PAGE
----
The total value of corporate M&A activity in Asia1 is substantially less than in the United States and until recently also lagged behind Europe. Equating experience with ability, many Asian companies assumed that their meager track record relative to Western companies would lead the capital markets to take a skeptical view of their deals.
It’s an assumption we often still encounter among Asian deal makers who hesitate around M&A decisions—and it’s unwarranted. Deal-making experience has grown with the hectic volume of activity in the region since 2012. Volume in Asia virtually matched that of Europe in 2015, comprising nearly a third of global M&A activity.2 And a closer look at announcement effects3 finds that capital markets have long ago put aside their skepticism about Asian deals.
For one, they have more consistently rewarded Asian acquirers, on average, than Western acquirers for the value their deals are expected to create. In 10 of the 16 years since the turn of the millennium, the average deal value added (DVA)4 for Asian acquirers was positive, compared with just 6 of the 16 years for acquirers in Europe and only 3 for those in the United States.
For another, differences in the market’s response to deal announcements in different regions reflect how deals are funded as much as expected performance. Deals in the United States have, overall, enjoyed a 9.7 percent increase in DVA since 2010, which is far higher than the 2.9 percent increase in Europe and the 1.7 percent increase in Asia. But this difference largely reflects the market’s response to the use of cash or equity in the different regions. While US and Asian acquirers tend to use almost the same amount of cash—and all three regions have used more cash since 2009 as quantitative easing made cash cheaper—equity markets have rewarded US cash deals much more aggressively (Exhibit 1).
This is in large part because US companies have found themselves cash rich, with an estimated $2 trillion on US balance sheets kept offshore mostly to defer the tax liabilities of repatriating it.5 The capital markets are effectively rewarding US companies for reducing their cash holdings. Stock-only deals are not affected by this and offer a more useful point of comparison for investor expectations of M&A in different regions. It is here that Asian companies have done the best, with an average DVA that has been positive even when that of other regions was not (Exhibit 2).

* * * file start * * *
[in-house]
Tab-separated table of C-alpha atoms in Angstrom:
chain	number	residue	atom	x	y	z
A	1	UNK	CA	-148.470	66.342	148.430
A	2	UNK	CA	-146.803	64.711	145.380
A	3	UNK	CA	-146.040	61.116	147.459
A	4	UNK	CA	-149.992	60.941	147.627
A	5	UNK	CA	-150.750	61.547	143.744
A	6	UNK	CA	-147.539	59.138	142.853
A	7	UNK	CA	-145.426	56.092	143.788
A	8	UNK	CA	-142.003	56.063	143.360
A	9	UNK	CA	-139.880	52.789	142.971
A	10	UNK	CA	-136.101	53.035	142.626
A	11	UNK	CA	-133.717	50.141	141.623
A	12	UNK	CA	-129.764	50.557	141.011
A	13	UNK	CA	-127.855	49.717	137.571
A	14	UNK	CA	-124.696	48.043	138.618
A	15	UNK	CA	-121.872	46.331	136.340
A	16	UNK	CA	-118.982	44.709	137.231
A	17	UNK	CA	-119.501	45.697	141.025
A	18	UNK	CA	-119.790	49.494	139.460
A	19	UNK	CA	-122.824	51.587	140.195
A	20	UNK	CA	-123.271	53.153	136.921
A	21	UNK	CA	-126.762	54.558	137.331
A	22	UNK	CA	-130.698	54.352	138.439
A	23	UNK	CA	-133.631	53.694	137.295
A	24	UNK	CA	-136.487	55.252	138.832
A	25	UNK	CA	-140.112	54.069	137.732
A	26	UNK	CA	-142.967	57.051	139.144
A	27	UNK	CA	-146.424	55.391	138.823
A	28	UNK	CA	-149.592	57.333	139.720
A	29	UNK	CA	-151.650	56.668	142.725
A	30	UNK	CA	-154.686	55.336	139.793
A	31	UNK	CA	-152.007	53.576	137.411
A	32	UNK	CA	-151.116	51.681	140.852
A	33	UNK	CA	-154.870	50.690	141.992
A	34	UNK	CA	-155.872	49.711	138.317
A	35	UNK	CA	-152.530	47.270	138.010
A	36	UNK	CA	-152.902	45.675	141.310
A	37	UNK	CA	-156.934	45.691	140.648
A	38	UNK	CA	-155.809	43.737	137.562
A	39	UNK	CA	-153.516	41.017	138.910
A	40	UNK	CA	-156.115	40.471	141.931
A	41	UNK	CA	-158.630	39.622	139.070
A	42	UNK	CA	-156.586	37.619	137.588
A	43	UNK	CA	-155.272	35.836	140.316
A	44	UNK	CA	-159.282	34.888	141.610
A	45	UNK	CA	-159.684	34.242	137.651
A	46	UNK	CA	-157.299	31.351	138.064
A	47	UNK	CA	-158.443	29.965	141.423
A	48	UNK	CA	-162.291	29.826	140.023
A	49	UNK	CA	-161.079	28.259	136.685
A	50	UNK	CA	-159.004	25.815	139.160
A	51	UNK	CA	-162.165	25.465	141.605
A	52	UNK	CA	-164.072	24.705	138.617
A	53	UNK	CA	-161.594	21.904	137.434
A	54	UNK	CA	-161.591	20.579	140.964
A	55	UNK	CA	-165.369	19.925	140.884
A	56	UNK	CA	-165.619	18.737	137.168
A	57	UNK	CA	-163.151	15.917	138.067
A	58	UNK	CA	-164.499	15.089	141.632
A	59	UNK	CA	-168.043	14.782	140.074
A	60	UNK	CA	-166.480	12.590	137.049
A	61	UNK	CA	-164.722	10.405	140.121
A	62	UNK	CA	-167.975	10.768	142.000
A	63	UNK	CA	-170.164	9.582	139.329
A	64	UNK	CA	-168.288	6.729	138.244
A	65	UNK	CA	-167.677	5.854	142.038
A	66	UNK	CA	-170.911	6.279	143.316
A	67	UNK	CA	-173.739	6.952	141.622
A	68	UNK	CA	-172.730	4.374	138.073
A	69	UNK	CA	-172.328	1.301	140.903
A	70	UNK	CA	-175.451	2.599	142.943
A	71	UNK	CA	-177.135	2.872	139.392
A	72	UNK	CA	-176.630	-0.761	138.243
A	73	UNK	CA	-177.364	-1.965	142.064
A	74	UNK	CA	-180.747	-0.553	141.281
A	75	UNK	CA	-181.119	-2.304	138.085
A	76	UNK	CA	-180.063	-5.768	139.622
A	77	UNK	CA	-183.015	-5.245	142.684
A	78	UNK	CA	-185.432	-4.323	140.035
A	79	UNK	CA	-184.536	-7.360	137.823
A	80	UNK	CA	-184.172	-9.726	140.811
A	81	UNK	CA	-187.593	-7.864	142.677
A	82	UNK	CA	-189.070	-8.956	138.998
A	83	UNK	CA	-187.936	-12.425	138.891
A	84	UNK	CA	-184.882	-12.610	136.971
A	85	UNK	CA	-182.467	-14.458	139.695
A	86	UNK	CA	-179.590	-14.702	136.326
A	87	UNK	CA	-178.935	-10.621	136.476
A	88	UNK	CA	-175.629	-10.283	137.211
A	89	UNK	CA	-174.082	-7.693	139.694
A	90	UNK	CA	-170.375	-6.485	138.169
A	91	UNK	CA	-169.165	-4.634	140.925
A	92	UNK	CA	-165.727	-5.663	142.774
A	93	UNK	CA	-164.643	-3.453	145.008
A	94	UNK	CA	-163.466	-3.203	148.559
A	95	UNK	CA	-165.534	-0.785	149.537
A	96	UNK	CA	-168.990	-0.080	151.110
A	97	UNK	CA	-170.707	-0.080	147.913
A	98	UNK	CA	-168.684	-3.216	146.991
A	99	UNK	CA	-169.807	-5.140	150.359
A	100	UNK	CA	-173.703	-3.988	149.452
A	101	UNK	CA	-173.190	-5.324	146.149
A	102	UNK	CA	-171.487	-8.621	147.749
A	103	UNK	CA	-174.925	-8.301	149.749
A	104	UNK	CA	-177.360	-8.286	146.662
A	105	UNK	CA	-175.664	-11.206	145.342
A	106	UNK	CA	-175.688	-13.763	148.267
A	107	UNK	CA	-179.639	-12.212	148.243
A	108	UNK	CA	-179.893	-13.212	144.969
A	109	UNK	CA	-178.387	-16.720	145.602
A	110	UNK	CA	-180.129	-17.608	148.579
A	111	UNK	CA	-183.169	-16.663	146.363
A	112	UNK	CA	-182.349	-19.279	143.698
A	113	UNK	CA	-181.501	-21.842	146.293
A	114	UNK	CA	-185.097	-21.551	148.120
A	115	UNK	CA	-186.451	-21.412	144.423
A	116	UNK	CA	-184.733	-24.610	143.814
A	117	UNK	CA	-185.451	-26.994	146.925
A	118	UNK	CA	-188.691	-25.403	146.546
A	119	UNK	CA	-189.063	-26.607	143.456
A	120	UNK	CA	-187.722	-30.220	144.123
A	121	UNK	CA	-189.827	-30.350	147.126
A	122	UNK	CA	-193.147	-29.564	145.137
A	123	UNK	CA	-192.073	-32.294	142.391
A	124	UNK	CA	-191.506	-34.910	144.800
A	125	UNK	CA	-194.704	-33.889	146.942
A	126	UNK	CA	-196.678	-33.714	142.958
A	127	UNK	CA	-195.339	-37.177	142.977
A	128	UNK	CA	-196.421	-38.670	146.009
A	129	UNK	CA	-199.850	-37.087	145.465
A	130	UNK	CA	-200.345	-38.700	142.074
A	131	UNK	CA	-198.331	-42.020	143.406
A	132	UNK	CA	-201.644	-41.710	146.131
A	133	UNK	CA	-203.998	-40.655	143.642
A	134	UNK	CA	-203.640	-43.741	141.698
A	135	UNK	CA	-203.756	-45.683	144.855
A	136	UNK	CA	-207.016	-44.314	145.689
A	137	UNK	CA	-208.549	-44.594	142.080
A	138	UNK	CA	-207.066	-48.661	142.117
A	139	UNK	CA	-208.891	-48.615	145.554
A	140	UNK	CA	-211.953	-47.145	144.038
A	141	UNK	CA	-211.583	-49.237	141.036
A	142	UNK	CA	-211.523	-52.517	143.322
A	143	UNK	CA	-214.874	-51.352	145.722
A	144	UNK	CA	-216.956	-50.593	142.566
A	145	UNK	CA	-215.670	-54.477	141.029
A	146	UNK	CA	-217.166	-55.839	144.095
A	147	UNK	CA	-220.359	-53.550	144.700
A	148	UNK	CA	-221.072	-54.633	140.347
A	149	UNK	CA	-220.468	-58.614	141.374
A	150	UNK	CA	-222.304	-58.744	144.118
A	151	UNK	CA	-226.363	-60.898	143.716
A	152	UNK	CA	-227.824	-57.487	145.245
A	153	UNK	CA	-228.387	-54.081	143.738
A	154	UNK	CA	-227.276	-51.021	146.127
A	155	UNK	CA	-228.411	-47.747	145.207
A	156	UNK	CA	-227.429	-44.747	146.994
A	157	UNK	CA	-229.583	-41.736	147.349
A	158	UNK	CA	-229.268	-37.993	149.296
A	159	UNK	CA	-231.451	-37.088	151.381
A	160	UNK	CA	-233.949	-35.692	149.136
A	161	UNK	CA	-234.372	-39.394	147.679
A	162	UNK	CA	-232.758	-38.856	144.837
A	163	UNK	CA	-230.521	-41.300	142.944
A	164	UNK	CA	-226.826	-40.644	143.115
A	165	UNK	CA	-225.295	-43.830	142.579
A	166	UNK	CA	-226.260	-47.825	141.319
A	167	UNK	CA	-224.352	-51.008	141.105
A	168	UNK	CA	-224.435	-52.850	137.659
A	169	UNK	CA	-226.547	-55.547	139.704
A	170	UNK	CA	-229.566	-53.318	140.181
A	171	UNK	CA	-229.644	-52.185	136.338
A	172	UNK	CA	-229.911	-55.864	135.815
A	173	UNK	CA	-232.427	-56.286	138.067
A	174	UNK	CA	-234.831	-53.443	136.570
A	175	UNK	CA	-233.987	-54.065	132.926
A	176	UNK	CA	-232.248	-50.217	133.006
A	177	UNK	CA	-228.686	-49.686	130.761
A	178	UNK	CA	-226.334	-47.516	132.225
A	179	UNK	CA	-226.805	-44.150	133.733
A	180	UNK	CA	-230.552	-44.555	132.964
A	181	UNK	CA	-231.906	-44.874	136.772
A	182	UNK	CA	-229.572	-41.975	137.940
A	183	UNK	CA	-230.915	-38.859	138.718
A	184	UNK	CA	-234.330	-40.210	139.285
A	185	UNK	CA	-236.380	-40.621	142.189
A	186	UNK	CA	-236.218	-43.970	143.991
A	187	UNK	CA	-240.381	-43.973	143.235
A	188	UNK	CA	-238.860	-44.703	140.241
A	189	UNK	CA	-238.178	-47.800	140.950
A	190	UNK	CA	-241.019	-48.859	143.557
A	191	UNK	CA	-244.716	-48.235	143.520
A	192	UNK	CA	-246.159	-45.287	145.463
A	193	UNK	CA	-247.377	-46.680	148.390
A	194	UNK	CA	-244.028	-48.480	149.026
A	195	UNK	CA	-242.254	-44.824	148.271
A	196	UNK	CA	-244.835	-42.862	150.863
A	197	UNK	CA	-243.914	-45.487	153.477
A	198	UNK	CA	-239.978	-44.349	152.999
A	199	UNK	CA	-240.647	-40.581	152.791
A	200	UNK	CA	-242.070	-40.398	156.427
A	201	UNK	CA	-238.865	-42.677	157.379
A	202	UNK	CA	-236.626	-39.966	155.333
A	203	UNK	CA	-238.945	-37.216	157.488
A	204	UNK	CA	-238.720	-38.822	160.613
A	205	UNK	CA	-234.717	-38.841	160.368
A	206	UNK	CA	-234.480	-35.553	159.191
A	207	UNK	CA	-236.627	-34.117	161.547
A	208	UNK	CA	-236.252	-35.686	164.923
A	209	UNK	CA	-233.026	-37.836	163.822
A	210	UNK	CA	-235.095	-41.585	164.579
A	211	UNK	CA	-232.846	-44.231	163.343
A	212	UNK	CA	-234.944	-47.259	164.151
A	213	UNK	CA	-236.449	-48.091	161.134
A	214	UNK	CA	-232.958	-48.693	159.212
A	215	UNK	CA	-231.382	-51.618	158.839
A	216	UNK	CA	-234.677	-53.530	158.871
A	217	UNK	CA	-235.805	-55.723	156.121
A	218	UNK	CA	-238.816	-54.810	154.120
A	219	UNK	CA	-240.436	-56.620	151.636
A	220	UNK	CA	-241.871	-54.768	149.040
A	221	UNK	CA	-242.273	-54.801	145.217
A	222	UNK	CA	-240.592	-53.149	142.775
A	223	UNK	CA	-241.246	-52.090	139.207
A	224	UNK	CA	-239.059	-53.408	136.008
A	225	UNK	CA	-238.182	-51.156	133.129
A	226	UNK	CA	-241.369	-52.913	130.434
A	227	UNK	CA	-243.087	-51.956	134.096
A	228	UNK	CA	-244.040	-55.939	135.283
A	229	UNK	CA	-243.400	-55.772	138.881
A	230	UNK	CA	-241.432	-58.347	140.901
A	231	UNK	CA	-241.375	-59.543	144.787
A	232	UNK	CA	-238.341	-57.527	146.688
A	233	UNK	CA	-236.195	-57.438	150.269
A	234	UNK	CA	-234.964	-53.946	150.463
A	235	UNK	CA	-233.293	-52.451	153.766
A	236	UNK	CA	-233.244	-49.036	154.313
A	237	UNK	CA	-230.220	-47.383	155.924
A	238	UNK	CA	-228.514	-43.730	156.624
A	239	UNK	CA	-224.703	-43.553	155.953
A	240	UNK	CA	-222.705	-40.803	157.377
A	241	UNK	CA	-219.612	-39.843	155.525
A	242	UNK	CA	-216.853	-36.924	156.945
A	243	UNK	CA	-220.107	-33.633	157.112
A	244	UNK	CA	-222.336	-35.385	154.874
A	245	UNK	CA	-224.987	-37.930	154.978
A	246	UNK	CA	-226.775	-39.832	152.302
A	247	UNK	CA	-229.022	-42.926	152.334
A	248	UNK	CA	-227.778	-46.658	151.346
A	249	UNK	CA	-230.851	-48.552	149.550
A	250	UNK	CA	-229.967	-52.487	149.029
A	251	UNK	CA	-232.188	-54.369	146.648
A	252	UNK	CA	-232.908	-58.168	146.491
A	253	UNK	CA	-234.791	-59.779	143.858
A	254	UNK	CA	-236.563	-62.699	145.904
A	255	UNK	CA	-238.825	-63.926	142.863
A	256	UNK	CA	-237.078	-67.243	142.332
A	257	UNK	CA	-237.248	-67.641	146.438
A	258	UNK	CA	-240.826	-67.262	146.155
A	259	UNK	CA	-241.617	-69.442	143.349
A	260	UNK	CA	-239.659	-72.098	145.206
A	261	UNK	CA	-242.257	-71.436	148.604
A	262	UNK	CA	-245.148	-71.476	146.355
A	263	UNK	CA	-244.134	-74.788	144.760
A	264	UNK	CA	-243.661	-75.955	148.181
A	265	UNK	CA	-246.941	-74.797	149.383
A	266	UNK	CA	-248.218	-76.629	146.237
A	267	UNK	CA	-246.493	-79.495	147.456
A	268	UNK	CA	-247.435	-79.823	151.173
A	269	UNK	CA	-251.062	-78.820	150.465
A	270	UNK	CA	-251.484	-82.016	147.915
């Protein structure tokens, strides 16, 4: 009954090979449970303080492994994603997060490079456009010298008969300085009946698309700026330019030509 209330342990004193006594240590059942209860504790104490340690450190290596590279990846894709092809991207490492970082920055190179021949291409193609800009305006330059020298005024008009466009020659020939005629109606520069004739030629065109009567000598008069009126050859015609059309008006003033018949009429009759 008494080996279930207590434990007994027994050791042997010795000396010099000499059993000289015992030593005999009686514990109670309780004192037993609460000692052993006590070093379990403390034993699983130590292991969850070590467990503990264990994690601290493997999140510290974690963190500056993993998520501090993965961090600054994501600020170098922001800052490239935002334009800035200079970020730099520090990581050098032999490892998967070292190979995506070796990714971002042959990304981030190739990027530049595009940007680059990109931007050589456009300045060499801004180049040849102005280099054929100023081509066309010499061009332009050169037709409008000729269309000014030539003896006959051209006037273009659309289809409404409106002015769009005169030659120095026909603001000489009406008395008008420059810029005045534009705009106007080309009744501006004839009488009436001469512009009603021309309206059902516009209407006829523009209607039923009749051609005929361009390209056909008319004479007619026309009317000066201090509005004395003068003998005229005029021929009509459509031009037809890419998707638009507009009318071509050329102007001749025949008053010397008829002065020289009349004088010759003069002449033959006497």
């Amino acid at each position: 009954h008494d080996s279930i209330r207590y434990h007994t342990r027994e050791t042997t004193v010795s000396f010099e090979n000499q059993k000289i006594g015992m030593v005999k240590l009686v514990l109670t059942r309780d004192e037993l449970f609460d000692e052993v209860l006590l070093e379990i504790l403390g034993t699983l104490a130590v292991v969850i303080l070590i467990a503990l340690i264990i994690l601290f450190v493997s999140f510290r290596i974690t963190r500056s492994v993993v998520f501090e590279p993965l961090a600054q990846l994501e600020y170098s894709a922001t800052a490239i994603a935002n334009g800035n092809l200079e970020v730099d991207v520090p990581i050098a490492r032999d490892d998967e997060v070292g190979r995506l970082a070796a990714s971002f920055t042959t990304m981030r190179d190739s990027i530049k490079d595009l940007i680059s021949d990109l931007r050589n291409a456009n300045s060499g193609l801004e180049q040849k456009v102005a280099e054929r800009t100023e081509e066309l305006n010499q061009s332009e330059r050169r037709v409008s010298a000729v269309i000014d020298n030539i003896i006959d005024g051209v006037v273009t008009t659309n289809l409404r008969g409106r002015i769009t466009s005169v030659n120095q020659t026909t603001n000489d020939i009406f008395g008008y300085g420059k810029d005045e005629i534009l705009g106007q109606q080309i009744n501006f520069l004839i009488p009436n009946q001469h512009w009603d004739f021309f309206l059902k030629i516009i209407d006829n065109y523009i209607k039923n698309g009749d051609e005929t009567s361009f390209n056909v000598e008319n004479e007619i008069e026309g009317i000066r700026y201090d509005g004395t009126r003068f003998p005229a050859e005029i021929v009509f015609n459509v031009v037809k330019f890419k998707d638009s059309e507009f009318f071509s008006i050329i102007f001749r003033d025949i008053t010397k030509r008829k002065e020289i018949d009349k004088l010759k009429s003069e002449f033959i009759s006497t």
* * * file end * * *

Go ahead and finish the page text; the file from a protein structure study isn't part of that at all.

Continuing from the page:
It is important to remember that these numbers do not measure deal success: they just tell us whether the equity markets expected the deals to create value when they were announced. Why, then, did the markets have such a positive view of Asian acquirers, given the widely held belief that they lack the experience of their US or European counterparts?
One possible reason is that if investors perceived Asian companies to lack experience, they didn’t see it as a negative. Instead, they may have expected it to lead Asian companies to avoid risky deals that companies in other regions might have executed. Another possibility is that their options for creating value are simply different: a Chinese acquirer of a German company might be able to reduce costs by relocating manufacturing in a way that a US acquirer could not, or perhaps would gain more from the new sales channels.
Whatever the reason, Asian acquirers hesitating over how capital markets will view an acquisition should take some degree of comfort from these numbers. It is impossible to say how equity markets will view any individual deal, but in general, they do not lack confidence in Asian companies’ ability to create value from acquisitions.